‘Avatar’ Big Mac Promotion Highlights Need for Children’s Marketing Guidelines
Interagency Working Group’s Proposed Standards Could Fight Obesity Epidemic, Doctors Say
WASHINGTON—A massive new effort to promote Big Macs to teenagers highlights the need for children’s food marketing standards proposed yesterday by officials with the Federal Trade Commission and other government agencies. Nutrition experts with the nonprofit Physicians Committee for Responsible Medicine generally support the Interagency Working Group’s draft guidelines, which suggest restricting advertising aimed at children of foods and beverages that contain high levels of sugar, sodium, and saturated fat.
The draft standards were unveiled as McDonald’s ramped up its Avatar marketing campaign, which uses TV advertising, in-store displays, and an online video game to promote high-fat burgers to young fans of the highly anticipated science-fiction film. Customers purchasing Big Macs—which derive almost half their calories from fat—will receive access to an online Avatar game created by McDonald’s.
“The Avatar Big Mac promotion is the nutritional equivalent of throwing an anvil to a drowning man,” says Susan Levin, M.S., R.D., PCRM’s nutrition director. “America’s teenagers are losing the battle against obesity. We desperately need marketing guidelines that will give them a fighting chance at making wise food choices.”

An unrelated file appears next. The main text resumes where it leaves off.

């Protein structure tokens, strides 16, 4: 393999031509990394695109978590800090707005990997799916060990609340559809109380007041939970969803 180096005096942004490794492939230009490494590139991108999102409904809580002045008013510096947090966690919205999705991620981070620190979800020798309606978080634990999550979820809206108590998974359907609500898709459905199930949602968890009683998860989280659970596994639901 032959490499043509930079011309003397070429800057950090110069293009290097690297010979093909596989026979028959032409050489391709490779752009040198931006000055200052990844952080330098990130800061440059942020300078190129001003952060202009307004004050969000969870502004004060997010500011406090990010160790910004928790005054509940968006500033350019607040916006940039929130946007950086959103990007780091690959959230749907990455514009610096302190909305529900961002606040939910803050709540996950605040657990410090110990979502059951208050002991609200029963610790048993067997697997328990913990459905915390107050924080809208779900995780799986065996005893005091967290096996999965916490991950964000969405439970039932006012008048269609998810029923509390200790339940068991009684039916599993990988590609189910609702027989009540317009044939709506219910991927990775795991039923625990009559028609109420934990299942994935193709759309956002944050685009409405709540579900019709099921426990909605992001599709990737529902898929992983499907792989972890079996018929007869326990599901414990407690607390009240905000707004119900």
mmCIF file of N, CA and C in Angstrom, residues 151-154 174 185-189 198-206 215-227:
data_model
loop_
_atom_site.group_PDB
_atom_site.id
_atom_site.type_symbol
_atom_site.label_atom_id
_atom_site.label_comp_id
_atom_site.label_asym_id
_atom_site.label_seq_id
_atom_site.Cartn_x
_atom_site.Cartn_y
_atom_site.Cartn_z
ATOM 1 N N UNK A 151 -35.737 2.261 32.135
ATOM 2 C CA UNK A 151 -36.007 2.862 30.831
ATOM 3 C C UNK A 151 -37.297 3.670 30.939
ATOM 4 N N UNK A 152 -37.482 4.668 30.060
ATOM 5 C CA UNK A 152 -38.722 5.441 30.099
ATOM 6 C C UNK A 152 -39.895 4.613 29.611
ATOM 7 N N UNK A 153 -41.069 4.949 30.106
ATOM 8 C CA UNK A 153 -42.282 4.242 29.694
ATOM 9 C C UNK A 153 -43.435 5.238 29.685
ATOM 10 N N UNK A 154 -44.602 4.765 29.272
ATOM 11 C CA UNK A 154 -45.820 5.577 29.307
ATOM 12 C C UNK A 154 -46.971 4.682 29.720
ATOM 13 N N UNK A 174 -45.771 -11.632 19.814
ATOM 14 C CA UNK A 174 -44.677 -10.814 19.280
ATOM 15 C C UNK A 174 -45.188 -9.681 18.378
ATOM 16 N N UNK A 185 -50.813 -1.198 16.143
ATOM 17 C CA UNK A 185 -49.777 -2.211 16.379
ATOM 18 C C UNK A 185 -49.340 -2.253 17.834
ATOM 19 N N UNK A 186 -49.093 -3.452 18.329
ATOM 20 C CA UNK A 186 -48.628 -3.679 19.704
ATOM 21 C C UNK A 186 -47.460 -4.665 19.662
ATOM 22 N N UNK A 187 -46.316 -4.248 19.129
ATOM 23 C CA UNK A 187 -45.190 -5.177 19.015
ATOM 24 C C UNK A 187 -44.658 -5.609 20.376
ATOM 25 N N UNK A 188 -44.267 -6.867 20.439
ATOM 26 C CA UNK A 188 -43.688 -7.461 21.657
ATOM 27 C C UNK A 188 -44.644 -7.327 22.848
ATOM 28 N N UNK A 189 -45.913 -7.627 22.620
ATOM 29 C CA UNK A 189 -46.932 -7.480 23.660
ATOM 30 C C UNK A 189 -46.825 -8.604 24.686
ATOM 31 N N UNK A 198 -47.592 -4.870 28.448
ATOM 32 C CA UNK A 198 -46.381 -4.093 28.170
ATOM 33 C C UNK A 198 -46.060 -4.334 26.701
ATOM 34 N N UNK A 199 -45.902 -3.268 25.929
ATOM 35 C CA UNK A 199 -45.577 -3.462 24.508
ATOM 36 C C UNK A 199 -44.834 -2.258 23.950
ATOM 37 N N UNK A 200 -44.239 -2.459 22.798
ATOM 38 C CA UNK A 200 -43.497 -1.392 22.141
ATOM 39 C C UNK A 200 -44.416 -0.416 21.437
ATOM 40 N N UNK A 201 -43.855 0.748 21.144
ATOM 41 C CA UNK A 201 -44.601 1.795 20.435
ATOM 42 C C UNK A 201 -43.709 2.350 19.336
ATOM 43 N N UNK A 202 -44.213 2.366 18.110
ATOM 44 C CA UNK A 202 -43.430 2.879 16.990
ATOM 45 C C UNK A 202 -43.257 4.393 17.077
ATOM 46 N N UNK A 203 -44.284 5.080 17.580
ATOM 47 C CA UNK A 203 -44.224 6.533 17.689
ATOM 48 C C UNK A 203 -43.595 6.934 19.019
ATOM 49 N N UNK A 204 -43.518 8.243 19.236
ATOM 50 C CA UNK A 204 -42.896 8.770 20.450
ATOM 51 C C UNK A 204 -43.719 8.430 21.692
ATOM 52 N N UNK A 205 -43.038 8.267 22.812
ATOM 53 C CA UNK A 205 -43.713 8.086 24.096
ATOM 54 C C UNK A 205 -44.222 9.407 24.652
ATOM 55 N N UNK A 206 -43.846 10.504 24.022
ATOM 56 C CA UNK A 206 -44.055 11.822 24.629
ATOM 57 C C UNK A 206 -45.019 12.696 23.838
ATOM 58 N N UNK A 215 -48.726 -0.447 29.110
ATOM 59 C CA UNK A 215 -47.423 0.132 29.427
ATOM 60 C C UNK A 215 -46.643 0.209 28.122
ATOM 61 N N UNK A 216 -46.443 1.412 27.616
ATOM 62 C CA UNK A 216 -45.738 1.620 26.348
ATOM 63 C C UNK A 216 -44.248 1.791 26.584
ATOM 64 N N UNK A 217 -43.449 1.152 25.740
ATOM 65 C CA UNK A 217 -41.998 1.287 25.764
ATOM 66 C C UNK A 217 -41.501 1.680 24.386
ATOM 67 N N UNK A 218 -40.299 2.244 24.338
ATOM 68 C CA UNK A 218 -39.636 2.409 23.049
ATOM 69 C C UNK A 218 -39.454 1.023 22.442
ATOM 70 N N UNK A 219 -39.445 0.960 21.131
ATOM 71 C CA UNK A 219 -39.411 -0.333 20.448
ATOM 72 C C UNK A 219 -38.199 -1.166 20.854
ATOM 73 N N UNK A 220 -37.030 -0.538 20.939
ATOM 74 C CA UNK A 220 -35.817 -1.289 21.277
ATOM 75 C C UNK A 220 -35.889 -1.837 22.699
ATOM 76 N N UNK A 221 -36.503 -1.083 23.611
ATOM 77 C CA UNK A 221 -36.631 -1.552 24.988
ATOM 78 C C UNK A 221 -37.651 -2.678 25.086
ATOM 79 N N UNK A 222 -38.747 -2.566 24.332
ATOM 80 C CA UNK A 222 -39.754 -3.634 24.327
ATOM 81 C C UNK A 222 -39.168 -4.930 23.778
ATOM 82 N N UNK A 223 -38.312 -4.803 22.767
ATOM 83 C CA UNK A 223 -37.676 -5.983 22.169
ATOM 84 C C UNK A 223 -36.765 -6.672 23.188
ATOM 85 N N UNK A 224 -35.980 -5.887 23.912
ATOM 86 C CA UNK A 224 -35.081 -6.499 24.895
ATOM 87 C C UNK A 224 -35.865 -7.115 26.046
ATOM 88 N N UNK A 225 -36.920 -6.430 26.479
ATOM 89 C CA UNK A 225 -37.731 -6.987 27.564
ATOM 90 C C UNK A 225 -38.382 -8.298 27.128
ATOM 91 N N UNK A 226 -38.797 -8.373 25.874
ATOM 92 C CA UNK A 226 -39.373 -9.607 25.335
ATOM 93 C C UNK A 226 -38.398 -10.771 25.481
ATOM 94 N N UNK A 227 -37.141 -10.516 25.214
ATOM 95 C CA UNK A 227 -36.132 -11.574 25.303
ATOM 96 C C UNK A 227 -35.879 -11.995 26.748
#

The percentage of overweight and obese children is now at or above 30 percent in 30 states, according to a recent report from the Trust for America's Health and the Robert Wood Johnson Foundation. Obesity rates are linked to a huge increase in diabetes risk. One in three children born in 2000 will develop diabetes at some point in life, according to the Centers for Disease Control and Prevention.
Food and beverage companies spend $1.6 billion a year advertising to children, according a 2008 FTC report. Annual obesity-related health care spending in the United States now reaches $147 billion, double what it was about a decade ago, according to recent study in the journal Health Affairs.
Founded in 1985, the Physicians Committee for Responsible Medicine is a nonprofit health organization that promotes preventive medicine, conducts clinical research, and encourages higher standards for ethics and effectiveness in research.
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Susan Levin, M.S., R.D.
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